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Creating a Pod and Service with Terraform

Hands-On Lab

 

Photo of Travis Thomsen

Travis Thomsen

Course Development Director in Content

Length

01:00:00

Difficulty

Intermediate

One of our customer's web sites has been getting a lot of traffic, and their Docker solution can't keep up. They have requested that we port their blog on Docker over to Kubernetes. To do this, we need to create a new set of Terraform files that can be used to create a Kubernetes pod and service.

What are Hands-On Labs?

Hands-On Labs are scenario-based learning environments where learners can practice without consequences. Don't compromise a system or waste money on expensive downloads. Practice real-world skills without the real-world risk, no assembly required.

Creating a Pod and Service with Terraform

The Scenario

One of our customer's web sites has been getting a lot of traffic, and their Docker solution can't keep up. They have requested that we port their blog on Docker over to Kubernetes. To do this, we need to create a new set of Terraform files that can be used to create a Kubernetes pod and service.

Logging In

Use the IP address and credentials provided on the hands-on lab overview page, and log in with SSH to the server.

There's a fair bit of creating and editing files in this lab. All of the examples here involve using Vim, but use whichever text editor is most comfortable.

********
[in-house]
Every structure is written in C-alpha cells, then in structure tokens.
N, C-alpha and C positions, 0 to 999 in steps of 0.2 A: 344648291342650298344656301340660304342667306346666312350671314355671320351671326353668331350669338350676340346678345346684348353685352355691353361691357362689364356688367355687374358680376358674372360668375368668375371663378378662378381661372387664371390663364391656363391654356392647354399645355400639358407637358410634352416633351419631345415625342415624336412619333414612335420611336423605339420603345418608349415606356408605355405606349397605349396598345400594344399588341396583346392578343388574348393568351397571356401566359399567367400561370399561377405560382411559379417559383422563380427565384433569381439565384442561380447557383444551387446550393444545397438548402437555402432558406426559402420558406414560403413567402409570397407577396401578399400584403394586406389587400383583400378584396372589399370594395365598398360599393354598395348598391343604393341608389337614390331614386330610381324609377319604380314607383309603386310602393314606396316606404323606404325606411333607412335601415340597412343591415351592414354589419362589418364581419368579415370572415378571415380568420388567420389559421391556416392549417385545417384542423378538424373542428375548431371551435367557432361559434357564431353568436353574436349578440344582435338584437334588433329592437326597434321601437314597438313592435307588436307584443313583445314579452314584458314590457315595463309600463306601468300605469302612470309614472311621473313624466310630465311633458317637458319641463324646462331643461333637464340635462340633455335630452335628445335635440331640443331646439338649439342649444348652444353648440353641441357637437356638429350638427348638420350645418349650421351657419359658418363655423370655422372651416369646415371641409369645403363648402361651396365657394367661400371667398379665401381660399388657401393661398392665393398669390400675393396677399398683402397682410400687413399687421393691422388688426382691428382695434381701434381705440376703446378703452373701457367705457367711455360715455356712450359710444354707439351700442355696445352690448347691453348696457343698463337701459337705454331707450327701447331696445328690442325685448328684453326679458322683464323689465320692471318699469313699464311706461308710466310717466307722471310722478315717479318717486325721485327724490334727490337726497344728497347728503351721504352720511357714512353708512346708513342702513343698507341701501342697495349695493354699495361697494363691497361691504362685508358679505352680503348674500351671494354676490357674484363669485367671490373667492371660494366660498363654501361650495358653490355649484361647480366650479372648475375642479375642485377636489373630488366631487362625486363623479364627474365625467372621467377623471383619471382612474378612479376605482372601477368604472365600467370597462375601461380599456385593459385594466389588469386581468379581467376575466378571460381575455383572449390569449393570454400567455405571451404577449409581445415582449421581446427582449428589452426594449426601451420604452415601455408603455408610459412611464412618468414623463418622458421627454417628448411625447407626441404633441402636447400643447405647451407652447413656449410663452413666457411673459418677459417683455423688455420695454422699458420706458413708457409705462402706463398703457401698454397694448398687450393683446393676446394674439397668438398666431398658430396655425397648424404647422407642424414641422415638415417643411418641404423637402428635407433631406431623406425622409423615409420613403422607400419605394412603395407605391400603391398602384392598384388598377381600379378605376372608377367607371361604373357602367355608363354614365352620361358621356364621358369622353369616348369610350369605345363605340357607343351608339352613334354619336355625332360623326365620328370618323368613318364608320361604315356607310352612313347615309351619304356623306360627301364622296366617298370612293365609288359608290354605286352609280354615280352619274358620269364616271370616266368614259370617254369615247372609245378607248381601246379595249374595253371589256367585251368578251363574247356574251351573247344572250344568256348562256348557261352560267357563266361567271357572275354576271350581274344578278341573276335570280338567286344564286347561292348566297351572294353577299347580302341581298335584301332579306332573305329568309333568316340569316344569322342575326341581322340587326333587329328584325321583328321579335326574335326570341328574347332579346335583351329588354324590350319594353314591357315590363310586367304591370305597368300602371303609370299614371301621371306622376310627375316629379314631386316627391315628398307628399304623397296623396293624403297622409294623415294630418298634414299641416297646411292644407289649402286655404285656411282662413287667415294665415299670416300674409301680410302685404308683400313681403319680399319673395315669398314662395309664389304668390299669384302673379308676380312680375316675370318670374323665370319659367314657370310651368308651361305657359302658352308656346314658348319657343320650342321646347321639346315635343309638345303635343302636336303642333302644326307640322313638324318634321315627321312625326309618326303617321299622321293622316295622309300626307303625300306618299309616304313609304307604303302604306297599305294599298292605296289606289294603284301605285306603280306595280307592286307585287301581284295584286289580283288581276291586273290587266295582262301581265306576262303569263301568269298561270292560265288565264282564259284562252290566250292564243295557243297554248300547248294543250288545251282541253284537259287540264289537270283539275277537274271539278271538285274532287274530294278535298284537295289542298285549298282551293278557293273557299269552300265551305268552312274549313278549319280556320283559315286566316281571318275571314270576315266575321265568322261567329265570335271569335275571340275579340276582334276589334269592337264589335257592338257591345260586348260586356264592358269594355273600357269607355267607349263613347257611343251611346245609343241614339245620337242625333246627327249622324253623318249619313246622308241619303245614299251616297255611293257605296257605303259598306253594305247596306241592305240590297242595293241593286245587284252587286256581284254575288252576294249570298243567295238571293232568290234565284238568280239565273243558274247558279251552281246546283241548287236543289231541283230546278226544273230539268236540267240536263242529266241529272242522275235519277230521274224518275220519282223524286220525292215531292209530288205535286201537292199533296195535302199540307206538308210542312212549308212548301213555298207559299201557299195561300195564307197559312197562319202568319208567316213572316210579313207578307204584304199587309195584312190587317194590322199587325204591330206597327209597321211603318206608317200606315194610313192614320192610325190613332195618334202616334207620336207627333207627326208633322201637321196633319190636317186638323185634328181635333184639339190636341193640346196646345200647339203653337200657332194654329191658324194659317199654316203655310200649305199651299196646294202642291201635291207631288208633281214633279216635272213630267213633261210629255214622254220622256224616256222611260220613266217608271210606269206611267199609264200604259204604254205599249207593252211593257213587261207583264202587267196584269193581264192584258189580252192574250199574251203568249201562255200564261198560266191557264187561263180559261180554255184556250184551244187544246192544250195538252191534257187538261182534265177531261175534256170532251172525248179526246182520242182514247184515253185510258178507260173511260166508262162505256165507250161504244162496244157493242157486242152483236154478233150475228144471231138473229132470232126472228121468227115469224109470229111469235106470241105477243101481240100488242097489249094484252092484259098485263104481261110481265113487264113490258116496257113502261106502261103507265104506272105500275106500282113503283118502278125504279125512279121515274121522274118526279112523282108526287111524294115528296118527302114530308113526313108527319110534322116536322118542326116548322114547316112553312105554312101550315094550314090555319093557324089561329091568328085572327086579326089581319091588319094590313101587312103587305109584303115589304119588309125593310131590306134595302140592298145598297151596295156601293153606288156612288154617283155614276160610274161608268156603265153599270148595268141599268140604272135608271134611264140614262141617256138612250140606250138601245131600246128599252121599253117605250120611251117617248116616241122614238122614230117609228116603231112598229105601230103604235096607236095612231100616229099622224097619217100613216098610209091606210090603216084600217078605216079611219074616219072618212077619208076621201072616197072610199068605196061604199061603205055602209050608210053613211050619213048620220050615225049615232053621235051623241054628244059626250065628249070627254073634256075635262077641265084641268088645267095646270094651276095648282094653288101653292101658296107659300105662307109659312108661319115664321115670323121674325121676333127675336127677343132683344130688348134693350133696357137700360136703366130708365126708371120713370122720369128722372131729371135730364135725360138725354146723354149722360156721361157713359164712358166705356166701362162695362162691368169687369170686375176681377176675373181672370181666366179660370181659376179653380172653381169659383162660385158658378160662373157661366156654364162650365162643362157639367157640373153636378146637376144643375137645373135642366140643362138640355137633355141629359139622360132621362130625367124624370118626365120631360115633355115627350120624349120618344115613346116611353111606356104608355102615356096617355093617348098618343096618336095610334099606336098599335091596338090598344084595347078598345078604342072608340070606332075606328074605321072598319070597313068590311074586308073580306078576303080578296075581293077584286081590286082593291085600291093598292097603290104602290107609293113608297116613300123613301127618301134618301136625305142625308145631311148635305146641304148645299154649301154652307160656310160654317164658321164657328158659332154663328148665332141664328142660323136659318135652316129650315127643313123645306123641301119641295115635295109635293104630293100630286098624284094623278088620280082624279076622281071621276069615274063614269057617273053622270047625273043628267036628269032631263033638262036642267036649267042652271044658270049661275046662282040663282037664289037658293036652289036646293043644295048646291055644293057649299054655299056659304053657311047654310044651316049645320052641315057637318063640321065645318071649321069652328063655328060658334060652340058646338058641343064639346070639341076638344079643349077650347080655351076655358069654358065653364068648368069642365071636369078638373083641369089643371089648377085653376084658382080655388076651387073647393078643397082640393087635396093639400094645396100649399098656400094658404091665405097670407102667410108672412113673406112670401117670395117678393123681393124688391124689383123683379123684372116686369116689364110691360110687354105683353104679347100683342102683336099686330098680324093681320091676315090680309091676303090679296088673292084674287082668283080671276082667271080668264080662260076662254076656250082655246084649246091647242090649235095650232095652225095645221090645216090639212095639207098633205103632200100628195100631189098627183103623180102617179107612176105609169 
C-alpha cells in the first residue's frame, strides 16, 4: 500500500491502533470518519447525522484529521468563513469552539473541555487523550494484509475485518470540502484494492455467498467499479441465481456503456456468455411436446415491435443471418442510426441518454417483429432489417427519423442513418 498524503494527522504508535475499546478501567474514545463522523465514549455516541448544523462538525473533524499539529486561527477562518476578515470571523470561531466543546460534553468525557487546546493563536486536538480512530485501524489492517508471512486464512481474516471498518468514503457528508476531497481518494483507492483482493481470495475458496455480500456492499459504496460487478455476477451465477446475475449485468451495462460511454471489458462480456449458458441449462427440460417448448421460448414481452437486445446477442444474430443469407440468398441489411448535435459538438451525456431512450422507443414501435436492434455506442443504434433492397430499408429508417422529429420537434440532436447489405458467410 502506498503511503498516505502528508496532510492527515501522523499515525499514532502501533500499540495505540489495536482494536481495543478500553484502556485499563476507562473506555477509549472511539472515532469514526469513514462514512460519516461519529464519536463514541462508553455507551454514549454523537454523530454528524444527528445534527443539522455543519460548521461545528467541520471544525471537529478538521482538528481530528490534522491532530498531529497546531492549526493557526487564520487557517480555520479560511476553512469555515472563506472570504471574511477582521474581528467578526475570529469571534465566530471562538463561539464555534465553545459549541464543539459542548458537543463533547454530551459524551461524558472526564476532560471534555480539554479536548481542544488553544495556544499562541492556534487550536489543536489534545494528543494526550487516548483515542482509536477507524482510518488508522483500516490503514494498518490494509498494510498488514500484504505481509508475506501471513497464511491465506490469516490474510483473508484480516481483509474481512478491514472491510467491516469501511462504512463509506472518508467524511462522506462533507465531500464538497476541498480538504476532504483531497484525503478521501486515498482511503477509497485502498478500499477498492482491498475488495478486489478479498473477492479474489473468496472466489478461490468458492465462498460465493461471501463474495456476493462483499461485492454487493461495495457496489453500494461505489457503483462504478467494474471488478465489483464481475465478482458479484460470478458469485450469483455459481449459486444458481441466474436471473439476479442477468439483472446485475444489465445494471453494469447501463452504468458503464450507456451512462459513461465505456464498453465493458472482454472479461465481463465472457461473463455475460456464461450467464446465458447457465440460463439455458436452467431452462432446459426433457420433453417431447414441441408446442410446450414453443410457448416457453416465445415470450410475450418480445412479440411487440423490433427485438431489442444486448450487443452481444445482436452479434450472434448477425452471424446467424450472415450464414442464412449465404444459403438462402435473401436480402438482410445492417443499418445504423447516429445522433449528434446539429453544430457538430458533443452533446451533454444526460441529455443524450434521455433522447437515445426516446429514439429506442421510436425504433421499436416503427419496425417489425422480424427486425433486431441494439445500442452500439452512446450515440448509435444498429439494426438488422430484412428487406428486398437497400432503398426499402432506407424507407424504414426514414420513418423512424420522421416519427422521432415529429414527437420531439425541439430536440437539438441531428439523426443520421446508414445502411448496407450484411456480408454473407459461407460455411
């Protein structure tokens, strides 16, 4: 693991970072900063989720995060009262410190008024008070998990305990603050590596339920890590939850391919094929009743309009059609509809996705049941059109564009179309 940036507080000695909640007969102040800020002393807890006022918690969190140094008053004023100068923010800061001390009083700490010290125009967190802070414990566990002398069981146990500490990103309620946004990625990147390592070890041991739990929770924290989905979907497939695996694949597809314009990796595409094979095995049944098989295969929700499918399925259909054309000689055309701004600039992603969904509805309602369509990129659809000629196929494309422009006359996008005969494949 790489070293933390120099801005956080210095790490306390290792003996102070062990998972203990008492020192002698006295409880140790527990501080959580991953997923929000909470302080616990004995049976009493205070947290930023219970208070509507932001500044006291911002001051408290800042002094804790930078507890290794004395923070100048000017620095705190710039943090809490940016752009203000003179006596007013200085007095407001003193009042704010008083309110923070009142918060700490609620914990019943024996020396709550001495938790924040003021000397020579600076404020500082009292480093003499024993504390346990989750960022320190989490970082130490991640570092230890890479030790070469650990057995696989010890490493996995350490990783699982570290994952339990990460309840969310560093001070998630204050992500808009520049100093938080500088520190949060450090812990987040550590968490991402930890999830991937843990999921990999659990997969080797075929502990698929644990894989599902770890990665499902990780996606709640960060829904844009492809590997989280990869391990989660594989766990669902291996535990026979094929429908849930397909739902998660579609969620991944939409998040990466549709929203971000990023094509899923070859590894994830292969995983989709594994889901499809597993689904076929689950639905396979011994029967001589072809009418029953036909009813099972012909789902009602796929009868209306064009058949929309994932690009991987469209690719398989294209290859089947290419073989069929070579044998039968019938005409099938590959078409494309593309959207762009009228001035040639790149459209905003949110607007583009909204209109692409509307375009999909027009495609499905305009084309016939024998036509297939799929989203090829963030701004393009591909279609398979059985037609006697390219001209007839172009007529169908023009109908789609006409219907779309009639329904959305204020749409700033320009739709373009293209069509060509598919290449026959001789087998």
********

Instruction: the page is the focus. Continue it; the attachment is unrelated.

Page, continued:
Create a Variables File

Create variable.tf:

vi variable.tf

variable.tf contents:

variable "app_label" {
  default     = "ghost-blog"
}

variable "int_port" {
  default     = "2368"
}

variable "ext_port" {
  default     = "8081"
}

variable "image_name" {
  default     = "ghost:alpine"
}

variable "pod_name" {
  default     = "ghost-blog"
}

Create the Main Terraform File

Create main.tf:

vi main.tf

main.tf contents:

resource "kubernetes_service" "ghost_service" {
  metadata {
    name = "ghost-service"
  }
  spec {
    selector {
      app = "${var.app_label}"
    }
    port {
      port = "${var.int_port}"
      target_port = "${var.int_port}"
      node_port = "${var.ext_port}"
    }
    type = "NodePort"
  }
}

resource "kubernetes_pod" "ghost_blog" {
  metadata {
    name = "ghost-pod"
    labels {
      app = "${var.app_label}"
    }
  }

  spec {
    container {
      image = "${var.image_name}"
      name  = "${var.pod_name}"
      port  {
        container_port = "${var.int_port}"
      }
    }
  }
}

Deploy the Infrastructure

Initialize Terraform:

terraform init

Validate the files:

terraform validate

Deploy the pod:

terraform apply -auto-approve

Conclusion

Now if we visit the blog's public IP in a browser, on port 8081 (so, something like http://1.2.3.4:8081), we should see the ghost blog show up. We have successfully set the blog up with Kubernetes. Congratulations!